• It’s liberating to see so many places without any concern about lugging luggage into a new hotel and the associated surprises.
  • If you have a sensitive tummy, you never have to search out a compatible foreign restaurant as meals are always available onboard.
  • Optional ground transportation (bus/train/cab) allows you to visit nearby attractions.
  • Most cruise ships will customize your meals catering to any dietary restrictions you may have.
  • There are plenty of places onboard to explore. Some offer a window view of the bridge so you can watch operations up-close or behind the scenes tours. Every cruise ship I’ve sailed on featured the work of various artists displayed in the stairwells and hallways for guests to enjoy.
  • Cruise ships offer a variety of amenities including pools, saunas, a library and/or game room, stores, sports, quality entertainment, and much more.
  • You have complete control of whether to participate in any activity or event and leave whenever you desire.
  • You are not required to disembark while visiting a port but if you do go ashore, you can always return to the ship and/or your stateroom anytime (before the ship leaves port of course.)
  • Cruise lines offer a variety of interesting tours at each port. They can be expensive but you are guaranteed the ship won’t leave without you.
  • Some ships also offer services specific to autistics. Celebrity Cruises loaned me several products, mostly games, for the duration of my cruise. It was great to have an opportunity to explore and play with several products marketed for autism spectrum kids.

Drawbacks include:

  • Crowded embarkation and disembarkation from noisy ports.
  • The need for ground transportation to get you to or from the port. Sometimes public transportation to the port can be limited.
  • While onboard, a required lifeboat muster drill uses VERY LOUD and shrill alarms. (Guest Services, onboard, should be able to tell you when the passenger muster drill will be, so you can prepare.
  • Many captains will blast extraordinarily loud horns when leaving port (I’ve been assaulted by those horns and it was excruciating so it’s important to be aware of this when leaving any port.)
  • While at port, the staff (not passengers) often participate in additional lifeboat drills which include those same loud alarms. Going ashore early is a great way to avoid random staff drills.
  • These large ships naturally include huge crowds, swaying on the ocean (possible motion sickness), small cabins with thin walls, and loud restaurants.
  • The evening entertainment uses amplified music seemly everywhere so keep those earplugs handy.
  • There are also occasional dining room errors, stateroom maintenance issues and, of course, social situations are everywhere!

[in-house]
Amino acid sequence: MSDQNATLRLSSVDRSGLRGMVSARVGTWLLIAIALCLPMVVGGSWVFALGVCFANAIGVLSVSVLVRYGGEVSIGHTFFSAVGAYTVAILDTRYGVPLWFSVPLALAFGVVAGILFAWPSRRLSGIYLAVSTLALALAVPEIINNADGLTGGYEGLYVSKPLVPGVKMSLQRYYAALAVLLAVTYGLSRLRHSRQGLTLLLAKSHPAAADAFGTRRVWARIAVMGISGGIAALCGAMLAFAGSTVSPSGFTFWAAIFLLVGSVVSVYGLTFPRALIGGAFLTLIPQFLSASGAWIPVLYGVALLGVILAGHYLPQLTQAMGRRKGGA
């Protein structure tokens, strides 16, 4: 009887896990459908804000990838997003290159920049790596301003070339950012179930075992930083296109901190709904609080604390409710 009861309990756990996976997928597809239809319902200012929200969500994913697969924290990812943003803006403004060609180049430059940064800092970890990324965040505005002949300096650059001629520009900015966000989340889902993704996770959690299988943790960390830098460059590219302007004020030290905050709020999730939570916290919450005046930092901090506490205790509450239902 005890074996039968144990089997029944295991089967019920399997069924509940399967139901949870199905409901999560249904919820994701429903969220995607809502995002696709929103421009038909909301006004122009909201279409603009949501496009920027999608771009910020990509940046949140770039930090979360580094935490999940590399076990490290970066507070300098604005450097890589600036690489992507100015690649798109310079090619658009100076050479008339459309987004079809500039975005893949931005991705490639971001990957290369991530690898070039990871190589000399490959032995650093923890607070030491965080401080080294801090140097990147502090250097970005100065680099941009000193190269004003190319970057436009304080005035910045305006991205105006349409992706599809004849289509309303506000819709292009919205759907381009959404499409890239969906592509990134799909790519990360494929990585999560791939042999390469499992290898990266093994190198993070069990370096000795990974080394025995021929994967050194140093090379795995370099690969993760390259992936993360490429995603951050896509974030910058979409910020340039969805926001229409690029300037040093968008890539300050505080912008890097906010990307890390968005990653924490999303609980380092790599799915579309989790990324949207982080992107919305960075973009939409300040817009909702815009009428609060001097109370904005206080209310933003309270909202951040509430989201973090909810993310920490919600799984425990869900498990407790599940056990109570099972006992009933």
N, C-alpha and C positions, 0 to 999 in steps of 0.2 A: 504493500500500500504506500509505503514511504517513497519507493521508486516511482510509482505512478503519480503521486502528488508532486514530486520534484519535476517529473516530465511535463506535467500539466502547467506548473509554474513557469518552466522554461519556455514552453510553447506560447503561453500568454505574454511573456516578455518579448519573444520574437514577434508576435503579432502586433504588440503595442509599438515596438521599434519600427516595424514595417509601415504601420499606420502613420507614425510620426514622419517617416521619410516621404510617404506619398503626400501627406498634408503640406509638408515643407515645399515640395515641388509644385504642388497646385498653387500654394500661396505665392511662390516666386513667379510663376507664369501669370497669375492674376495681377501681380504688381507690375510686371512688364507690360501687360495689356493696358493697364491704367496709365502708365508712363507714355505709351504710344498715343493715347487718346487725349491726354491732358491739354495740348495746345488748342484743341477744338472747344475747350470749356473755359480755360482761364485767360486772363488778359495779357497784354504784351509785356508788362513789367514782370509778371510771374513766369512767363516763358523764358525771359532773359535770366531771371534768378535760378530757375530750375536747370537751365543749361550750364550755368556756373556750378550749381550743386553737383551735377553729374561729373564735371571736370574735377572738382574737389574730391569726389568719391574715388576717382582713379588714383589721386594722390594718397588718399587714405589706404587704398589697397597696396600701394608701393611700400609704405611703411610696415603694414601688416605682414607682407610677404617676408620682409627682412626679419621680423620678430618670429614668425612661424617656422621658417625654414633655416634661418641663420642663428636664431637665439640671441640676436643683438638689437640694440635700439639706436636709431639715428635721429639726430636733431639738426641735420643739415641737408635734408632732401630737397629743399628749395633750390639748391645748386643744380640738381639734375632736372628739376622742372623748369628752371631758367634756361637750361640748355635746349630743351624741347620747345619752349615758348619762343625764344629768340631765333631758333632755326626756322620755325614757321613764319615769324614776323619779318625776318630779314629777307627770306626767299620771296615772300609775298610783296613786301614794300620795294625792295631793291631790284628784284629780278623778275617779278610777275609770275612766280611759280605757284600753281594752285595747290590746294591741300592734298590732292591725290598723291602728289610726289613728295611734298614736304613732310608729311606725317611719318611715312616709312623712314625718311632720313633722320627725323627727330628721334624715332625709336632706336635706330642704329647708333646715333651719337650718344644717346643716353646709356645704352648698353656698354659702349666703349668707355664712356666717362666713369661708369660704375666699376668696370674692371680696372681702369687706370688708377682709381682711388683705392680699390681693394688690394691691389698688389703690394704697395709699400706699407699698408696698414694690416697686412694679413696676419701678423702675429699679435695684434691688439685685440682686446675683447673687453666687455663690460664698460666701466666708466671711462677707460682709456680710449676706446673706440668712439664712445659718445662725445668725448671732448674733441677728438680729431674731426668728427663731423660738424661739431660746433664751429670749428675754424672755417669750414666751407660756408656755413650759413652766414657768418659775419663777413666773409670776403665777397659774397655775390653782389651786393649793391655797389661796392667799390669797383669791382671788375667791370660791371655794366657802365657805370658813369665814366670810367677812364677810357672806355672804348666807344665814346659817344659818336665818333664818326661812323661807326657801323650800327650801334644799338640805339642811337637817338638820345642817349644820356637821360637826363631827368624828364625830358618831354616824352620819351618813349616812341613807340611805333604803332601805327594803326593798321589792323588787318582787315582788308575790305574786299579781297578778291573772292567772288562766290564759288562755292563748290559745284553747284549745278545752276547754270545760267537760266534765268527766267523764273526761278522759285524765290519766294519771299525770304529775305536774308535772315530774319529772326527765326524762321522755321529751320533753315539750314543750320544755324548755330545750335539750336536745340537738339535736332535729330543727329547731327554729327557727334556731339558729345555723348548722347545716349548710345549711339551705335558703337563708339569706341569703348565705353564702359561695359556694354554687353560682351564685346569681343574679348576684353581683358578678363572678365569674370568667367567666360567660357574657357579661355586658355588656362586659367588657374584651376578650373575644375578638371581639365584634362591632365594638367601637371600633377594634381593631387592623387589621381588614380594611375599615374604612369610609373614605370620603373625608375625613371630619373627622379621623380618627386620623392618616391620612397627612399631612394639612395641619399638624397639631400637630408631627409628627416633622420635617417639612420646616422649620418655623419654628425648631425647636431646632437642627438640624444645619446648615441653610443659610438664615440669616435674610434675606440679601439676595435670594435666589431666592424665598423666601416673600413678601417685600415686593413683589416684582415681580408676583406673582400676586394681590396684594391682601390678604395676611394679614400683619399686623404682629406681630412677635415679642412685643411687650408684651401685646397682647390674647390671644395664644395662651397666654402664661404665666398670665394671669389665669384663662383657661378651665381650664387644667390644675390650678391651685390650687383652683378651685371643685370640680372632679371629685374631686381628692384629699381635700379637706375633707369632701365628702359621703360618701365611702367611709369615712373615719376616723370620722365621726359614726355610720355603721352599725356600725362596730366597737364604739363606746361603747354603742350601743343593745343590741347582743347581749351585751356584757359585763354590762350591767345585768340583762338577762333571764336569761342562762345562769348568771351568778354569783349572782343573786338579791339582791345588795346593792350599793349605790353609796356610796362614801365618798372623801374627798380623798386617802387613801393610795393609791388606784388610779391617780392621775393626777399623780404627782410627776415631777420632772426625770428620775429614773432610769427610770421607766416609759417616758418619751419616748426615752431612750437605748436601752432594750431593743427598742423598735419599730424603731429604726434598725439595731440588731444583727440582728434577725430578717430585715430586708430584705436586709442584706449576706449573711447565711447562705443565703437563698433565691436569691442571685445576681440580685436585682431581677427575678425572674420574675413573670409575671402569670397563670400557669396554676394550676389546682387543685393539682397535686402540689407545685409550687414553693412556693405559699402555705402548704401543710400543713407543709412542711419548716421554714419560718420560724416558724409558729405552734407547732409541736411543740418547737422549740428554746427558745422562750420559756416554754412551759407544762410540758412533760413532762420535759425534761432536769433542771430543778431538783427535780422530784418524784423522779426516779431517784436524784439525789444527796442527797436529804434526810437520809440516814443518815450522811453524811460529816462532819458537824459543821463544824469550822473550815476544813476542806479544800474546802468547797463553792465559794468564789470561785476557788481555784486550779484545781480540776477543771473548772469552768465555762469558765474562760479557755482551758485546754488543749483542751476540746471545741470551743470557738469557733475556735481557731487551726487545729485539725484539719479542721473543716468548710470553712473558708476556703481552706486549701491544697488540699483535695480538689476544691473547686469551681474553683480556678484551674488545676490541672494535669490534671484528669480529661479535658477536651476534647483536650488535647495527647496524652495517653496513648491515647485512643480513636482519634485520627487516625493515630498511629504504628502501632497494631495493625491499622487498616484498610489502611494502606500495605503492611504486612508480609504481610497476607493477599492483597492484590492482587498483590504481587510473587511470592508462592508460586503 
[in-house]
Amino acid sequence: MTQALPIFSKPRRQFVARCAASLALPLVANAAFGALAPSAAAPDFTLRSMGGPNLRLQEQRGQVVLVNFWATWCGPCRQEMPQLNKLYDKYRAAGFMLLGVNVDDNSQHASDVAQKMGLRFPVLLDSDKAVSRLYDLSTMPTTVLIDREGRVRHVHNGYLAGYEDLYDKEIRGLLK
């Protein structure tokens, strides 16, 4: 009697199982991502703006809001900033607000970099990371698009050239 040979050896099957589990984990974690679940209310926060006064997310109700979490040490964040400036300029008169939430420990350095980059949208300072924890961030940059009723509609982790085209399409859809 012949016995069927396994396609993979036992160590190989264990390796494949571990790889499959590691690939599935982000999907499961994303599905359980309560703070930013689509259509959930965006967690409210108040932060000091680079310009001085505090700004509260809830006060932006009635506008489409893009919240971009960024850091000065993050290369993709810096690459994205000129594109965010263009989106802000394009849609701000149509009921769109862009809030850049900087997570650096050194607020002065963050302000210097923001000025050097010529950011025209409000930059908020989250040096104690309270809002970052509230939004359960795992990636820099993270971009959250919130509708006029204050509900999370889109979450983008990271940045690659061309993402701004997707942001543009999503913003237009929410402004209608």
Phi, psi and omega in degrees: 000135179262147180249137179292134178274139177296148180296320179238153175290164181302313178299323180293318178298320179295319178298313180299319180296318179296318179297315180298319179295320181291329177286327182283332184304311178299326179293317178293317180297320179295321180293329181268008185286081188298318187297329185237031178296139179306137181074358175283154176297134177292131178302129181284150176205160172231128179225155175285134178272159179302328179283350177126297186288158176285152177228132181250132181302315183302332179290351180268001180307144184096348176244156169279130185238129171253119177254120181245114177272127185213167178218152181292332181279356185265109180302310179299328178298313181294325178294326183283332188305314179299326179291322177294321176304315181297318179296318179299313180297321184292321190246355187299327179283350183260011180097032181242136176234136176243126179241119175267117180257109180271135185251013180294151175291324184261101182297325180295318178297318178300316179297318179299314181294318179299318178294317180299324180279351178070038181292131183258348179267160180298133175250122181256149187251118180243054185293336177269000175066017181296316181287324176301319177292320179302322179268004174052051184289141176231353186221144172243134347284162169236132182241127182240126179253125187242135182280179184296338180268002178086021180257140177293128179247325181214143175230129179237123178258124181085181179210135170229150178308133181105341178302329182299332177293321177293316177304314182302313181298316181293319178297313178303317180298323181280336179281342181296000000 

Maho Beach, Sint Maarten, Netherland antilles, Caribbean

Airplanes vary in size, volume and comfort. Larger commercial flights  offer wonderful distractions.

  • Depending on the length of your flight, you can watch a variety of television shows or movies on your own screen or you can listen to music or surf WiFi.
  • The views from an airplane window offer amazing vistas. I’ve always been fond of how cities look like miniature movie models from high above.
  • Some airlines offer a variety of specialty meals you may pre-order or generic meals or snacks may be available onboard.

While they are invaluable for getting to distant destinations relatively quickly and safer than most of other forms of transportation, they come with a host of potential land mines for sensory sensitives.

Drawbacks include:

  • Surprises. Flights can be delayed, over booked, or canceled. Sometimes these cause missed connections.
  • Airports are places of “controlled chaos” with hundreds of people, many trying to navigate an unfamiliar system as quickly as possible.
  • Airport architecture is usually industrial and includes large, hard spaces that reverberate hundreds of sounds from every surface.
  • Typically, there are long lines at the airline counter, necessary if you are going to check luggage.
  • Expect long lines for security screening and/or customs at airports.
  • Many airports have confusing architectural designs making finding gates or baggage claim a bit of a challenge.
  • All planes are loud, shaky and dehydrating.
  • Getting up and out of your seat to use the restroom can be problematic. Air toilets make a quick, loud and unfamiliar noise in a cramped space. Some are clean, some aren’t.
  • Commercial flights are typically crowded with narrow seats. Moving around, even stretching your legs, can be difficult.
  • If you’re on a smaller commercial plane or short-haul flight, you’ll find limited carry-on capacity. I was surprised when on a plane trip from Montreal to Newark, the flight attendants insisted on checking (taking away) my carry-on suitcase to be placed in the luggage hold. I didn’t adjust easily to this unexpected development.

If you are flying “Economy” you might as well prepare yourself for a tight seat, behind the engines, near a coughing, snorting, sneezing, chatty passenger with a crying infant or squirmy kid. Then there are the people whose digestive systems freely spray profuse amounts of fecal-aerosol in every direction, causing their neighbors eyes to water. This is where your invaluable sensory kit comes to the rescue. My next post will focus on sensory kits and things you don’t want to leave home without.

Bottom Line: I haven’t found any ideal transportation for a sensory sensitive traveler – this may take a little trial and error sampling to discover which works best for you.